Yes. Although California law does not impose any limits on the location of tobacco retailers, local governments can control the location of tobacco retailing in two main ways: through a tobacco retailer licensing (TRL) law or through a land use law.
Under local TRLs, the government requires all businesses that sell tobacco products to pay an annual fee to obtain a license from the government in exchange for the privilege of selling these products to consumers. Strong enforcement mechanisms, such as store inspections and youth purchase decoy operations, are effective ways to reduce youth access to tobacco. But increasingly, TRLs are being used to promote other innovative policy solutions as well, including controlling the location and density of tobacco retailers. We have developed model language for a tobacco retailer licensing law as well as supplementary “plug-in” provisions that provide policy options on issues like location and density. For more information, see our page on Tobacco Retailer Licensing.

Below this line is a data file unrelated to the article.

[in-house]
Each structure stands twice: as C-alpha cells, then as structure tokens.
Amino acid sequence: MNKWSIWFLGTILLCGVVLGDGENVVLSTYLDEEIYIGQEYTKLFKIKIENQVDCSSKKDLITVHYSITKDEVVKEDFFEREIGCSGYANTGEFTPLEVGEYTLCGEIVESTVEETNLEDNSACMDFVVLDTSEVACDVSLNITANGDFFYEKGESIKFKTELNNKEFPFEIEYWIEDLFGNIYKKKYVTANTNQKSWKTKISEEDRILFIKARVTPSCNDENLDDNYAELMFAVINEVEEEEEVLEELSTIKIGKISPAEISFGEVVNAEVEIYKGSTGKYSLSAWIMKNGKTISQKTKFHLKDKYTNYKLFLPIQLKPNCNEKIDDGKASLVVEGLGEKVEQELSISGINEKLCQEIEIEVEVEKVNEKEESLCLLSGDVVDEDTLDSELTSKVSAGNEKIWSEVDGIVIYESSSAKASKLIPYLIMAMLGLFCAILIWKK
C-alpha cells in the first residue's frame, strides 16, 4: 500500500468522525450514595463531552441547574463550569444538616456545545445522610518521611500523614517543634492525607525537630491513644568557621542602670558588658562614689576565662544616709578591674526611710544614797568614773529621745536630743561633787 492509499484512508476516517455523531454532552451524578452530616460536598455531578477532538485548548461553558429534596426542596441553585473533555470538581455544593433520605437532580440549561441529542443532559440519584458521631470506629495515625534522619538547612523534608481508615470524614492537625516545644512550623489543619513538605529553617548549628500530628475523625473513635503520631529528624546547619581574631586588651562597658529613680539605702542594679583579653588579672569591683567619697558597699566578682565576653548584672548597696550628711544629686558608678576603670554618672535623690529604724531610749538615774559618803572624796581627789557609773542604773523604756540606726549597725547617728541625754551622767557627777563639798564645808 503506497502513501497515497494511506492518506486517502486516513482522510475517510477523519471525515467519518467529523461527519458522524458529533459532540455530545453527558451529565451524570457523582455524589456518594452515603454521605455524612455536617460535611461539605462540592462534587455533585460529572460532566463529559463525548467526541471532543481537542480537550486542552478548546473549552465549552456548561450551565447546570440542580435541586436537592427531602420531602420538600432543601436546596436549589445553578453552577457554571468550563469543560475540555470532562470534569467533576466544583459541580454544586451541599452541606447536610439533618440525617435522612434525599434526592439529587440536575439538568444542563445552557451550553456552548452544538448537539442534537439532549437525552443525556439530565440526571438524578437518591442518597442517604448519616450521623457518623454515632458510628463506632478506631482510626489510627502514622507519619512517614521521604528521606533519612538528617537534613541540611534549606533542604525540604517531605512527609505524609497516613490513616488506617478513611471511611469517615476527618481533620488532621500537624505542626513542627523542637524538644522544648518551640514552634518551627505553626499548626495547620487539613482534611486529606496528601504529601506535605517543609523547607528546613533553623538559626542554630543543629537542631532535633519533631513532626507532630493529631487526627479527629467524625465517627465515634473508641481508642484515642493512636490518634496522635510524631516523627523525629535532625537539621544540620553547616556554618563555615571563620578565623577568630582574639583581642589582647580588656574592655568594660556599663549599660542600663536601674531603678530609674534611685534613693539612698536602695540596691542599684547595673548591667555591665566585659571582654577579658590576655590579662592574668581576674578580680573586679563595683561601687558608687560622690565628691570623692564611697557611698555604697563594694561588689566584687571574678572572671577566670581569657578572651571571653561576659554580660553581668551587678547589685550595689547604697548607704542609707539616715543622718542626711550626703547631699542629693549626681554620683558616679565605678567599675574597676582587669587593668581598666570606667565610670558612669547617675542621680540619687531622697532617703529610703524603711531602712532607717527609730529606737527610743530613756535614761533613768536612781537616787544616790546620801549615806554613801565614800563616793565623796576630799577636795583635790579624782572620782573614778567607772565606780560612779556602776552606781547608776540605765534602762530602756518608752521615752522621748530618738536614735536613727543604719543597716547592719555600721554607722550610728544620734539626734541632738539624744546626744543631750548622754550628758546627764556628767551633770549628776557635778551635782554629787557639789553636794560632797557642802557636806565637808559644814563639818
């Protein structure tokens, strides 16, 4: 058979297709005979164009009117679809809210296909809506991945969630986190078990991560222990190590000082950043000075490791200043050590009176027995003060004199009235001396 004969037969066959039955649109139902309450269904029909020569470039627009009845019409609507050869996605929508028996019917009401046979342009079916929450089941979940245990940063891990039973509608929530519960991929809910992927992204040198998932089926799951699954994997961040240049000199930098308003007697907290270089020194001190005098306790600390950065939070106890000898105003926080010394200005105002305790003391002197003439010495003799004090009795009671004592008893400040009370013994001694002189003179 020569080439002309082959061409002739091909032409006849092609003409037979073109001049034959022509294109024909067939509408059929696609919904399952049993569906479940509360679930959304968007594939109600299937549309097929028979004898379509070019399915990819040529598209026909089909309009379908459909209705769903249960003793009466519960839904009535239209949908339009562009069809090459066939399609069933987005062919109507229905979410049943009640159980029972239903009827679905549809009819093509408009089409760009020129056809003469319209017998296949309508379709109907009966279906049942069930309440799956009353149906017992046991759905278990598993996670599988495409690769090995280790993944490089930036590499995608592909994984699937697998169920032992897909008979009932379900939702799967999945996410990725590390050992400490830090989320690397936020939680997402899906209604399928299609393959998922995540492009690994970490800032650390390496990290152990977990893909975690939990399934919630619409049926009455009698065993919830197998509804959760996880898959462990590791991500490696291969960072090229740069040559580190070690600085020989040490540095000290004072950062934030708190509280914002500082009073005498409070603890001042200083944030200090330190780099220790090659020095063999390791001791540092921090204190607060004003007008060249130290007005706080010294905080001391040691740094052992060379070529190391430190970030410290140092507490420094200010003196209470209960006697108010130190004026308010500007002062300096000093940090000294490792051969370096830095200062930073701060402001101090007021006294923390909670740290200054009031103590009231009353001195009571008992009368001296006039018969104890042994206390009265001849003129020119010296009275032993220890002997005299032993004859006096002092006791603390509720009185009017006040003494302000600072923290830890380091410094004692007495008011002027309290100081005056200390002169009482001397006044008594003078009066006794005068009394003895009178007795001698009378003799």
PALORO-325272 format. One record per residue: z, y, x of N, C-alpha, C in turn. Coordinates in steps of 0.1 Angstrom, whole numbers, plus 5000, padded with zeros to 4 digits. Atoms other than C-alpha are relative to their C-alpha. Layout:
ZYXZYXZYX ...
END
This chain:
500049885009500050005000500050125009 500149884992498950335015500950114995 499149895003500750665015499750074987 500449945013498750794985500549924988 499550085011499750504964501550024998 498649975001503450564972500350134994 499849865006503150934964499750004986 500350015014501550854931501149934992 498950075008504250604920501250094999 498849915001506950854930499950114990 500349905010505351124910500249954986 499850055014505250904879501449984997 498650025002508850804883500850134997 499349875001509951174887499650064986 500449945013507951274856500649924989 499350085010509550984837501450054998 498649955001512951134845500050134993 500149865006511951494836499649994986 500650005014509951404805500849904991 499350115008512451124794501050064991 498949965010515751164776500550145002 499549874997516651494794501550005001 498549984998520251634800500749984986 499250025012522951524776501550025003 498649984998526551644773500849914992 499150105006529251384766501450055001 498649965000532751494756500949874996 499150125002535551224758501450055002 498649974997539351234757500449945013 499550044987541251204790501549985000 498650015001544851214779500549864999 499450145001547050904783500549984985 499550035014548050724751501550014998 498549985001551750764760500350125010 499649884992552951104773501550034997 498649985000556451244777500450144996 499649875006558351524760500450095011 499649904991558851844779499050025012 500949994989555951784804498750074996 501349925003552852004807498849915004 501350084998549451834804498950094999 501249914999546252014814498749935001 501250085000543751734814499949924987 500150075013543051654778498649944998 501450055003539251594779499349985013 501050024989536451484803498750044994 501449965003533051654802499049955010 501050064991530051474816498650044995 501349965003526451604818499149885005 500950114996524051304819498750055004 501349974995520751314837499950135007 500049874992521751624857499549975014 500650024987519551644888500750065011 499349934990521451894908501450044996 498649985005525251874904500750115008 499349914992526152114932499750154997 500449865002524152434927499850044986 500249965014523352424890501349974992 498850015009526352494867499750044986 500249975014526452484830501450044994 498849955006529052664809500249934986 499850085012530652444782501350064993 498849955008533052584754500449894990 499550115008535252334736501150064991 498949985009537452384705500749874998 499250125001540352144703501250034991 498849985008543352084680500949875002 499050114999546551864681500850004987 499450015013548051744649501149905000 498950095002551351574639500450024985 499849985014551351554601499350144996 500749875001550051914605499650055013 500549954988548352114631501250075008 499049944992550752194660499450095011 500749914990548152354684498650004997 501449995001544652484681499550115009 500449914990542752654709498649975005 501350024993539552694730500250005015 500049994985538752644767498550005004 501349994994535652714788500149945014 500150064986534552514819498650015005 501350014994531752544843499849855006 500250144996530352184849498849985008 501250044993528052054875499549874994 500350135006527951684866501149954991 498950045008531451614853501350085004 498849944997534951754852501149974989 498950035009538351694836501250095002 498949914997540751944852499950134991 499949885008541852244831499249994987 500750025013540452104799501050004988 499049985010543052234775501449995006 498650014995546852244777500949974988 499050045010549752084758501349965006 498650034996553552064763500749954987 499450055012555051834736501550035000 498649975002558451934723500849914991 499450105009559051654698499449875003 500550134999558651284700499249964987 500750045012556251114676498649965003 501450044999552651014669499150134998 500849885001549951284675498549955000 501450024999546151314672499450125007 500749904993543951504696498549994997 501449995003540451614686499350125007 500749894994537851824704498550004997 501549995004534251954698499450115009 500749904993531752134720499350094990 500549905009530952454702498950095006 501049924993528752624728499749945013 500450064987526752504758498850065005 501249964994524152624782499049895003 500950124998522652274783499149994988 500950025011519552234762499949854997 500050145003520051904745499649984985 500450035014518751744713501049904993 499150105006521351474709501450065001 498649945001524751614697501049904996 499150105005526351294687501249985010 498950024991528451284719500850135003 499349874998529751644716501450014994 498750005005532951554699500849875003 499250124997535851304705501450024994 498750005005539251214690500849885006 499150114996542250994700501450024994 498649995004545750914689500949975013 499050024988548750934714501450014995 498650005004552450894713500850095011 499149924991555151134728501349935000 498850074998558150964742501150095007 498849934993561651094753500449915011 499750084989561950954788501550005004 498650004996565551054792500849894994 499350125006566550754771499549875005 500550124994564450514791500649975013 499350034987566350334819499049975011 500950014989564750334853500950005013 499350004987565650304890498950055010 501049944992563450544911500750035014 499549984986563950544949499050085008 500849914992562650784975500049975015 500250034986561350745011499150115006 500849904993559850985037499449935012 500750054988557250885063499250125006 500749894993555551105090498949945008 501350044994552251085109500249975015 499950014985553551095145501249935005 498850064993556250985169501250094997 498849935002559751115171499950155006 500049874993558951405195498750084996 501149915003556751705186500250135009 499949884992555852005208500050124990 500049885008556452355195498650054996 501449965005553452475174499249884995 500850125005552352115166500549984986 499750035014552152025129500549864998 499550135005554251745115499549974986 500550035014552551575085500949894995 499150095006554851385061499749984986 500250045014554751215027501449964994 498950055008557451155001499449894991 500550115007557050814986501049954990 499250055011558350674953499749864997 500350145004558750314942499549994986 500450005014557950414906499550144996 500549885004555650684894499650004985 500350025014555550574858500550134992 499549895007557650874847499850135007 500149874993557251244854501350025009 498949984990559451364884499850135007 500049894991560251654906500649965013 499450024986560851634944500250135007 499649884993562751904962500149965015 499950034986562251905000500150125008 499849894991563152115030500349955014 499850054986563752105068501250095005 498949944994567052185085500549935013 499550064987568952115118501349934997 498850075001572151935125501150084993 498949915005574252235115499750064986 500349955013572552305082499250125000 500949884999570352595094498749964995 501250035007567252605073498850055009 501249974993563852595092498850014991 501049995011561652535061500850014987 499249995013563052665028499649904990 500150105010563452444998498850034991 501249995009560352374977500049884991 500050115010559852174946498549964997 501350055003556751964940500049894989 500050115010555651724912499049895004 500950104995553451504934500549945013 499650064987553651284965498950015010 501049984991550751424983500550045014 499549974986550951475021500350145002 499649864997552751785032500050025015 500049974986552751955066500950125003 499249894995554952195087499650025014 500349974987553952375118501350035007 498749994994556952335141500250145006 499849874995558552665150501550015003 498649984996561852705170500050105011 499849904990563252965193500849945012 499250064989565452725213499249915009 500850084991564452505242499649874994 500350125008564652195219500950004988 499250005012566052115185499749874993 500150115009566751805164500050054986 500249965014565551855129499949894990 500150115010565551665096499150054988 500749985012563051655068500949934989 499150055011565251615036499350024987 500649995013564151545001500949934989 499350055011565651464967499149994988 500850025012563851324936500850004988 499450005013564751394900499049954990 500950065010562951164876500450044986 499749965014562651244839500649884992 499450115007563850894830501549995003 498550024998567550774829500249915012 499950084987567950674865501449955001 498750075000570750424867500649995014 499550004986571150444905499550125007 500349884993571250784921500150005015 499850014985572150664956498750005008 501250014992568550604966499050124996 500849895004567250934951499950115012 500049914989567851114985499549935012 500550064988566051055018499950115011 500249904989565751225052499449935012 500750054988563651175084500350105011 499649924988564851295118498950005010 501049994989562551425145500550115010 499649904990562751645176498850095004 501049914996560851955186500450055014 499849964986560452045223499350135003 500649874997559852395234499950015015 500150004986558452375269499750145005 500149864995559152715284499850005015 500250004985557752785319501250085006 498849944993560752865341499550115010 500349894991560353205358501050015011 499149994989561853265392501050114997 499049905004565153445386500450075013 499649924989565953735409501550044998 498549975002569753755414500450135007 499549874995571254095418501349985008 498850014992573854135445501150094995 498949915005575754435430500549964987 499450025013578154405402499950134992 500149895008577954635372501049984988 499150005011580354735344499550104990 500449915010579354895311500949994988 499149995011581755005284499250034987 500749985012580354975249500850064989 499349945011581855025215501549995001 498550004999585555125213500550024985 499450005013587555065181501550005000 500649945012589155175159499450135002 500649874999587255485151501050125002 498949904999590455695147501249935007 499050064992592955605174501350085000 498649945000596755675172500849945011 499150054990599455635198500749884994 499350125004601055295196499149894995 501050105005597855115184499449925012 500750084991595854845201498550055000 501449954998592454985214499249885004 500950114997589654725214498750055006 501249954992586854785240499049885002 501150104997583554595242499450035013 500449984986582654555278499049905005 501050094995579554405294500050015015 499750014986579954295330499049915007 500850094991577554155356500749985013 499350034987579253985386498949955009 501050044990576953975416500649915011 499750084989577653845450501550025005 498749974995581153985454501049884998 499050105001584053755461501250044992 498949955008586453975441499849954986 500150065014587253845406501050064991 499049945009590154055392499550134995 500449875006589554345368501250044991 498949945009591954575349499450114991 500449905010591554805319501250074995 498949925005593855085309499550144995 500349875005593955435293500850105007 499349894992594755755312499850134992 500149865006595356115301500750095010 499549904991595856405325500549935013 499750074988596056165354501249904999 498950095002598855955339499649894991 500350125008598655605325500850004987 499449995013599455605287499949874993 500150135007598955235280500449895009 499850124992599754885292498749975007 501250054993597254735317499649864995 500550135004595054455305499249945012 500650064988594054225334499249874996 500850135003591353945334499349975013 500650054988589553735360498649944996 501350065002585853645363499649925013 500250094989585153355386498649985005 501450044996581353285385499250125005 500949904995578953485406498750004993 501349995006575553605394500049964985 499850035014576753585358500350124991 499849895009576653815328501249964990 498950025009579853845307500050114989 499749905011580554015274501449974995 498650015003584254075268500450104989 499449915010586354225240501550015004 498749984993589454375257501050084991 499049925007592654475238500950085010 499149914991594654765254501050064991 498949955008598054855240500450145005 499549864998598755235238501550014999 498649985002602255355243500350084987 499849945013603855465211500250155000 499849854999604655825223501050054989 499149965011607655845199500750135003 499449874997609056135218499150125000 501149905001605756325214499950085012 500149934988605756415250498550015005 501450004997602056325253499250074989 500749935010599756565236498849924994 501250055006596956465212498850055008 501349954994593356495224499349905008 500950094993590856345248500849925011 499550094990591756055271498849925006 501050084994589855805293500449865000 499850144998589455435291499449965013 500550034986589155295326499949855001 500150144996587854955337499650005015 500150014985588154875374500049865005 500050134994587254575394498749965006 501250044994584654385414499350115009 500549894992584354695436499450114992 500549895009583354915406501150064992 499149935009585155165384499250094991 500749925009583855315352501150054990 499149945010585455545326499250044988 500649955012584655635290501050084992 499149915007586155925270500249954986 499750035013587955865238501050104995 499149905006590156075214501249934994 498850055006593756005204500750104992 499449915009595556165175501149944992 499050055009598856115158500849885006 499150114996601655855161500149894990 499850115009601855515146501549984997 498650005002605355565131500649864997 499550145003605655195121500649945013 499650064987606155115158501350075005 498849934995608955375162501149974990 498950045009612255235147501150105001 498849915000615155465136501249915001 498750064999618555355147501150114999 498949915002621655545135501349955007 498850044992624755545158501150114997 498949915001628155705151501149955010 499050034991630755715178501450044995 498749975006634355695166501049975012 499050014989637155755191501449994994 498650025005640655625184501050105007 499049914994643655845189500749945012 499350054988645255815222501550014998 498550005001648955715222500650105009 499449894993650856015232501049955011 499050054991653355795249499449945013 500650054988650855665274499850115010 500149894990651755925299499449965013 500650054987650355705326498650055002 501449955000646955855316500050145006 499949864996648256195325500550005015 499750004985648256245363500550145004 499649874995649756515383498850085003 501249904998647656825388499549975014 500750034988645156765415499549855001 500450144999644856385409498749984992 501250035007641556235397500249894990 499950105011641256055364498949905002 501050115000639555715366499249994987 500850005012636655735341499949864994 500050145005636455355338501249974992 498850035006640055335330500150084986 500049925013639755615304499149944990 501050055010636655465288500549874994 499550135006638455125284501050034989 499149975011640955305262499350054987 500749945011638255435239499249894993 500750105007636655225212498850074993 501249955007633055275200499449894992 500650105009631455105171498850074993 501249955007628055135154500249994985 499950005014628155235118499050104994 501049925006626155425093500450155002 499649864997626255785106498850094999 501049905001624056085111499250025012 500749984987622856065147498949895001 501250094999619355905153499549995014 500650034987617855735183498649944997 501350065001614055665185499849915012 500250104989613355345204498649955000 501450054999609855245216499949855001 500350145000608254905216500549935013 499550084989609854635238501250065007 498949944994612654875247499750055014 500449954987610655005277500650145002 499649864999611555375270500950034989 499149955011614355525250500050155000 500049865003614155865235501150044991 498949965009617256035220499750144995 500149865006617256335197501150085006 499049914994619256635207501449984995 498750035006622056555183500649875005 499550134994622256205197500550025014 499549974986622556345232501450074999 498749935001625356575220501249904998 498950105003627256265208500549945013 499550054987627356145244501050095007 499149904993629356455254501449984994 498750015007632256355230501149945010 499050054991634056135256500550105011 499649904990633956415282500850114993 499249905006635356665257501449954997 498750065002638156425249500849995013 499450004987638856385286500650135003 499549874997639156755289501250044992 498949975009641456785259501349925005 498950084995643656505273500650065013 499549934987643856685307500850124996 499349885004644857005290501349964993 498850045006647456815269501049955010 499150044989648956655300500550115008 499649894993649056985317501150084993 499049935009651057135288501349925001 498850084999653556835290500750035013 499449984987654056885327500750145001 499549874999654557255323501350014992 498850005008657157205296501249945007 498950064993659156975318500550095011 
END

Another way to limit where tobacco retailers can locate is through land use. A community can amend its zoning code to prohibit tobacco retailers from locating in certain zones in the community, such as residential zones, or in the areas near child-oriented uses. Zoning is a powerful tobacco control tool and is uniquely suited to controlling the location of tobacco retailers.
A community also can require new tobacco retailers to obtain a conditional use permit (CUP). A CUP can establish restrictions on how the business operates, such as limiting the amount of signs in storefront windows or banning the sale of single cigars. For more detailed information on using land use ordinances to regulate tobacco retailers, see our memo, Municipal Authority to Regulate Retailers.